Date of Award

Summer 8-2019

Degree Name

Master of Public Health (MPH)

Advisor(s)

PAULA M. CUCCARO, PHD

Second Advisor

ANGELICA M. RONCANCIO, PHD

Abstract

Background: Human papillomavirus (HPV) is one of the most common sexually transmitted infections (STI) in the United States (US). Certain HPV strains have the potential to develop into cervical, anal, penile, vulvar, and throat cancers. Latinos in the U.S. have the highest rates of cervical and penile cancers compared to non-Hispanic Whites. Despite the availability of HPV9v, uptake of the vaccine is suboptimal in the Latino community. Previous research has found factors such as provider recommendation and communication are important in HPV vaccine series initiation and completion. Discrimination in the medical setting is linked to poorer health outcomes and delayed receipt of preventaive health services. Little is known about the effect of perceived discrimination in the medical setting and HPV vaccination uptake.

Aims: (1) Assess factors associated with initiation and completion of the HPV vaccine series among Latino children using the Aday-Andersen model; (2) Determine whether maternal perceived discrimination plays a role in HPV vaccine initiation; (3) Determine whether maternal perceived discrimination plays a role in HPV vaccine completion.

Methods: Data from parent study Por Amor a Ellos were used for binomial regression analysis. The sub-sample used for analysis included 166 Latina mothers with a child aged 10 17, who answered items pertaining to perceived discrimination, offer of HPV vaccine by medical provider, marital status, acculturation, self-efficacy to initiate the HPV vaccine series, and perceived child health.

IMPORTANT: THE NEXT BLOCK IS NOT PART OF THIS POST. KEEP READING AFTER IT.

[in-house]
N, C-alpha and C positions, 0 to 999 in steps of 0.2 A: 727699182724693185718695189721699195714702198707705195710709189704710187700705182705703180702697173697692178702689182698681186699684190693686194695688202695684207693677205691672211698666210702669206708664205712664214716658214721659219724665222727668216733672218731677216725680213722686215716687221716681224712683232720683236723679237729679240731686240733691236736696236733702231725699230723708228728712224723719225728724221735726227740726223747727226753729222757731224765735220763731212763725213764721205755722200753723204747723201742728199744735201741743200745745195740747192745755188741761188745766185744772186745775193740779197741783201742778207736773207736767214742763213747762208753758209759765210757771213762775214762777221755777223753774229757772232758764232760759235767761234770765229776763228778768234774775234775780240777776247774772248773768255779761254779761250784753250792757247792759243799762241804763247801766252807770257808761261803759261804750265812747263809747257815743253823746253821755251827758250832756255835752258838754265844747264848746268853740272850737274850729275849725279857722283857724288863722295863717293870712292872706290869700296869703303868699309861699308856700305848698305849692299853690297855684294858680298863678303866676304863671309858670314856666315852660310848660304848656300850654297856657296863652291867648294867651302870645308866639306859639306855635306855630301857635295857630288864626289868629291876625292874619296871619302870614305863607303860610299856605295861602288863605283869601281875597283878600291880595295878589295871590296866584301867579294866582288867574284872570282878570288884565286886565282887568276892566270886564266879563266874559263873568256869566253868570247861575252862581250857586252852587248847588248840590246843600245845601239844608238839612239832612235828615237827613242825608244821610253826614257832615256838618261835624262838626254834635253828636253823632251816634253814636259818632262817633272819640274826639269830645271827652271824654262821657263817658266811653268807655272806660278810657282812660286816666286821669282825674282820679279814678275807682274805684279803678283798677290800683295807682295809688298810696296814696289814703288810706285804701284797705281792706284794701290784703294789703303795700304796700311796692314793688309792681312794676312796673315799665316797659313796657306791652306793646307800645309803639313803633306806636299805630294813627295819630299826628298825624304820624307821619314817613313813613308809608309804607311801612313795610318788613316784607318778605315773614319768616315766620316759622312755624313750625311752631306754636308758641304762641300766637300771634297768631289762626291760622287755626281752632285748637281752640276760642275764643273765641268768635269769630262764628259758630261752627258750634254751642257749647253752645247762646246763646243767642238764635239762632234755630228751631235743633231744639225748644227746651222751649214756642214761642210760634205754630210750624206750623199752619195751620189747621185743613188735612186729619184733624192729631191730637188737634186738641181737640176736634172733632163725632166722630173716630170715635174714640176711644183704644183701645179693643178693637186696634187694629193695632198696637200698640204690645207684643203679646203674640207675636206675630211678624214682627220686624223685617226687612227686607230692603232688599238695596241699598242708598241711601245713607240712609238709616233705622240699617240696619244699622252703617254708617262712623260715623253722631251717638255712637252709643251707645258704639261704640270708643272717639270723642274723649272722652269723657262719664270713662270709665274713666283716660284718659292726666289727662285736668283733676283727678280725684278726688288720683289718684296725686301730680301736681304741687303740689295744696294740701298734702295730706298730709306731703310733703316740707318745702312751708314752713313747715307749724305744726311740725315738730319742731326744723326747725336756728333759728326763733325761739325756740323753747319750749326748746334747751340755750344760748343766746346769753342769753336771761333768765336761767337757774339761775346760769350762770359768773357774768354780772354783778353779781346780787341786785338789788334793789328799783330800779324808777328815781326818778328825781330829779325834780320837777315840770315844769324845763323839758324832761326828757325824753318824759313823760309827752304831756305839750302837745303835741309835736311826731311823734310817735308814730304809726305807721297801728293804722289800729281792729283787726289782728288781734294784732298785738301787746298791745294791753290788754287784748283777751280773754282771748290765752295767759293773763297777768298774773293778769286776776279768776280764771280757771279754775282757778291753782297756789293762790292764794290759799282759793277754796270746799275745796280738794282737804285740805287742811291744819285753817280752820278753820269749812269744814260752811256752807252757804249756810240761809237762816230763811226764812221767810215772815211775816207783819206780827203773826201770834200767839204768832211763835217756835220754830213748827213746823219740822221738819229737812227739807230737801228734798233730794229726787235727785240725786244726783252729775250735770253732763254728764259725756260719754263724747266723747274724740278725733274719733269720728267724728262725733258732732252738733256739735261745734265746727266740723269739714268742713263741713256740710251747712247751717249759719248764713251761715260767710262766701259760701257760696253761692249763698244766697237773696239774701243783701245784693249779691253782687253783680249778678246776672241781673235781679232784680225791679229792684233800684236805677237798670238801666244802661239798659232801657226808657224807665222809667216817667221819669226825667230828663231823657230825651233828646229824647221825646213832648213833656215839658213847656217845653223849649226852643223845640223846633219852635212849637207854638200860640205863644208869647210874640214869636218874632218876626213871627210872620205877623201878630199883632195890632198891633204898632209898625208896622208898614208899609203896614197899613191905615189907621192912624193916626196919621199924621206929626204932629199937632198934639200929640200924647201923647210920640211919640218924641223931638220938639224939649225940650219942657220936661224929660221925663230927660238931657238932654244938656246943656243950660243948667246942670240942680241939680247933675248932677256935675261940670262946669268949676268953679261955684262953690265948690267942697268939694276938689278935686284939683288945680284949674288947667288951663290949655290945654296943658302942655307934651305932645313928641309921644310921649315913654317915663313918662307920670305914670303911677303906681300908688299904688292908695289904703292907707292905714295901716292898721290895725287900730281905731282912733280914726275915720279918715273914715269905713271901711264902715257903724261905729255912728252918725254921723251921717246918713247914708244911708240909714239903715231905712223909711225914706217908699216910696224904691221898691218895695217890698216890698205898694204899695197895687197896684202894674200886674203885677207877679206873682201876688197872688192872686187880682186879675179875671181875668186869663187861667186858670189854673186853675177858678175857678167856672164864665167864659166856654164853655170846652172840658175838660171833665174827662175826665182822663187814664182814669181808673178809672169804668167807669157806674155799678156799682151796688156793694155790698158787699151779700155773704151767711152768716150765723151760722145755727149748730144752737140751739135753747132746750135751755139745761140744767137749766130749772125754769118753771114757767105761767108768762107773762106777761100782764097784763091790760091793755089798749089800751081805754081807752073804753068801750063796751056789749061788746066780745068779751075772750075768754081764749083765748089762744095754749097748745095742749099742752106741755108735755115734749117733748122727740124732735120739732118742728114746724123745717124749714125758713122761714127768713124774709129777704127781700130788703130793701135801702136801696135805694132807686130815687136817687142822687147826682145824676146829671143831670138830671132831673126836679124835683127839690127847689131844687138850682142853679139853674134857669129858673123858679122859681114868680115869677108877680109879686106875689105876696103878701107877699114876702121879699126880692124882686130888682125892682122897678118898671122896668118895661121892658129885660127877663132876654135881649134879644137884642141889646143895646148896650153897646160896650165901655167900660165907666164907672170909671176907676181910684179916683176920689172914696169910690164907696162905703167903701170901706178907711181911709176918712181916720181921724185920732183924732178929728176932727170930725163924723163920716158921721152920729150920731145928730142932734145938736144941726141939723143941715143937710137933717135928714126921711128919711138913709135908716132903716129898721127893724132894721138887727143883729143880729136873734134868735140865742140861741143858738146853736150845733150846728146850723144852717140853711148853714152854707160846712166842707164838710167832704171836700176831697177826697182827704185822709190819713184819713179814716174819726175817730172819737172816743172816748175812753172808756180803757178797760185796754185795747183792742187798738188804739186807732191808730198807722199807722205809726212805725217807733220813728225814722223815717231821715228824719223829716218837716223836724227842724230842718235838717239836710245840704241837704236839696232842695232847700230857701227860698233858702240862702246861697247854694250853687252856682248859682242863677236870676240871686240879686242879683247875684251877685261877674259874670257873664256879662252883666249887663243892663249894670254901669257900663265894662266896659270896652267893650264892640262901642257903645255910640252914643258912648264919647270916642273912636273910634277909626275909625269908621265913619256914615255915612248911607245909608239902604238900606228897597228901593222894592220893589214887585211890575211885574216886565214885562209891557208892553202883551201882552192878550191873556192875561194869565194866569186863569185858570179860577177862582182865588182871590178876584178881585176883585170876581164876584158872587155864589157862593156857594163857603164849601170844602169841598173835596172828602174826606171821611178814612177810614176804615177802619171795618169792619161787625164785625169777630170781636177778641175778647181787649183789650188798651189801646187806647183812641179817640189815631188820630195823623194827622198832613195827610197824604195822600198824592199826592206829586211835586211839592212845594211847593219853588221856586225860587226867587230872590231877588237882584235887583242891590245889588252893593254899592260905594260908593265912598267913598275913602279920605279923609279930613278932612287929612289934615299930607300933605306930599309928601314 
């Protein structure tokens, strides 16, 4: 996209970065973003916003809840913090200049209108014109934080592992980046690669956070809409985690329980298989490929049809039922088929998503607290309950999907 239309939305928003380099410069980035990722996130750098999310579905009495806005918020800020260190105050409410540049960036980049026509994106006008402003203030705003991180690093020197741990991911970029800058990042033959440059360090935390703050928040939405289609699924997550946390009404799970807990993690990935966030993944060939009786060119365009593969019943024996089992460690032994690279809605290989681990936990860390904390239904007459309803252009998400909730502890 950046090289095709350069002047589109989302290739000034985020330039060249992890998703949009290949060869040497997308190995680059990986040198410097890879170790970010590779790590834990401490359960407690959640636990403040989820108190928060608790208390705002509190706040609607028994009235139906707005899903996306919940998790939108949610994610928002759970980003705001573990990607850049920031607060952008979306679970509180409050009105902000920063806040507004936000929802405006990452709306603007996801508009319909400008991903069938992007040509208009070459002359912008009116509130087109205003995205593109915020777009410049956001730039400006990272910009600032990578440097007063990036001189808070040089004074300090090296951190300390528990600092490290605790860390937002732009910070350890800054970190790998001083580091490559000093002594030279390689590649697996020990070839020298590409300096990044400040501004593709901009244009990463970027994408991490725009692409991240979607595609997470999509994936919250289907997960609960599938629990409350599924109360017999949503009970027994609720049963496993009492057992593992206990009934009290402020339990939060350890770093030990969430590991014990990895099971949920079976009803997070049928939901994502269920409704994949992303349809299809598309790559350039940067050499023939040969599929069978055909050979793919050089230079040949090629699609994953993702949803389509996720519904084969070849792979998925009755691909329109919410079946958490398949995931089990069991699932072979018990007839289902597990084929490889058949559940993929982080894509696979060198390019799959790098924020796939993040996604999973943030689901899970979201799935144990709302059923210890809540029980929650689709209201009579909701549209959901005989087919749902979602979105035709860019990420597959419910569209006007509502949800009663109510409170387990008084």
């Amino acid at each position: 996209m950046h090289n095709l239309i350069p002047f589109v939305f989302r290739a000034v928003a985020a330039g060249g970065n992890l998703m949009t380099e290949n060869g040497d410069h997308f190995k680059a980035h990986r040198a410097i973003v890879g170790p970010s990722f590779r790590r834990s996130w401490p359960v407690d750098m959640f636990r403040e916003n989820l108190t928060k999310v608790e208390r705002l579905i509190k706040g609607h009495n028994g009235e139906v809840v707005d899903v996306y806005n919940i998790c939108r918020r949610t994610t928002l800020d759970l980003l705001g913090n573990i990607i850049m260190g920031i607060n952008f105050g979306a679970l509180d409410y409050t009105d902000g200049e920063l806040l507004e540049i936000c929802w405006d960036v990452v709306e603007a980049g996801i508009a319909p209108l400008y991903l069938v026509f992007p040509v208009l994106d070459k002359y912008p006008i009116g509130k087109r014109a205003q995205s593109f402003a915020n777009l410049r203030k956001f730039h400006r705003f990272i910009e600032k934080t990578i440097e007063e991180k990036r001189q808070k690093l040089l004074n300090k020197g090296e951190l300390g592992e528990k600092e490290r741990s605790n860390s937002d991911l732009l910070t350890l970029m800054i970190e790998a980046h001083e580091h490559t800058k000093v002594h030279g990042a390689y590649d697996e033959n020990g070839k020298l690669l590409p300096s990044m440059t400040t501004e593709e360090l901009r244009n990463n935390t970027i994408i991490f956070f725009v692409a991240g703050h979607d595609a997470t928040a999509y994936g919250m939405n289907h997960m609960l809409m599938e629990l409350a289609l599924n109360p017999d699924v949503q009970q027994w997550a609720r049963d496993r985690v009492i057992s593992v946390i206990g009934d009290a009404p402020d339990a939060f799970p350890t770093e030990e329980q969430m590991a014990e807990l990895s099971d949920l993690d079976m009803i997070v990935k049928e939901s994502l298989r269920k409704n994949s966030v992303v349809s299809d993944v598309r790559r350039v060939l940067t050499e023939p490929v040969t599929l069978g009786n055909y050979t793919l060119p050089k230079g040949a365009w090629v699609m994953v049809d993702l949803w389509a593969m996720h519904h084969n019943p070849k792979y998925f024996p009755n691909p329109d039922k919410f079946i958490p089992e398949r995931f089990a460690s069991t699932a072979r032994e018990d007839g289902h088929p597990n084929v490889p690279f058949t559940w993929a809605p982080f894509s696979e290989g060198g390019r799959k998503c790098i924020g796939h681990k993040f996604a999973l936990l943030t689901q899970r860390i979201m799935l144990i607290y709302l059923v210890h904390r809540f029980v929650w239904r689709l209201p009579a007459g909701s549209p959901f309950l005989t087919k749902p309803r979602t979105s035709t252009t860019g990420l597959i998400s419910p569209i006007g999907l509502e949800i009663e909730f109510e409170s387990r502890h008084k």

Results: Latina mothers who were married were more likely to initiate the HPV vaccine series at follow-up (odds ratio [OR]: 0.233, 95% confidence interval [CI]: 0.088-0.615). Perceived discrimination was not associated with HPV vaccine series initiation, but was associated with HPV vaccine series completion (OR: 1.120, 95% CI: 1.007-1.247). Having the HPV vaccine offered by a doctor or nurse was related to HPV vaccine series initiation, but did not reach significance.

Conclusion: More information is needed to determine if perceived discrimination in the medical setting plays a role in HPV vaccination uptake. Further research should explore the relationship between perceived discrimination and mother’s relationship with their child’s provider.

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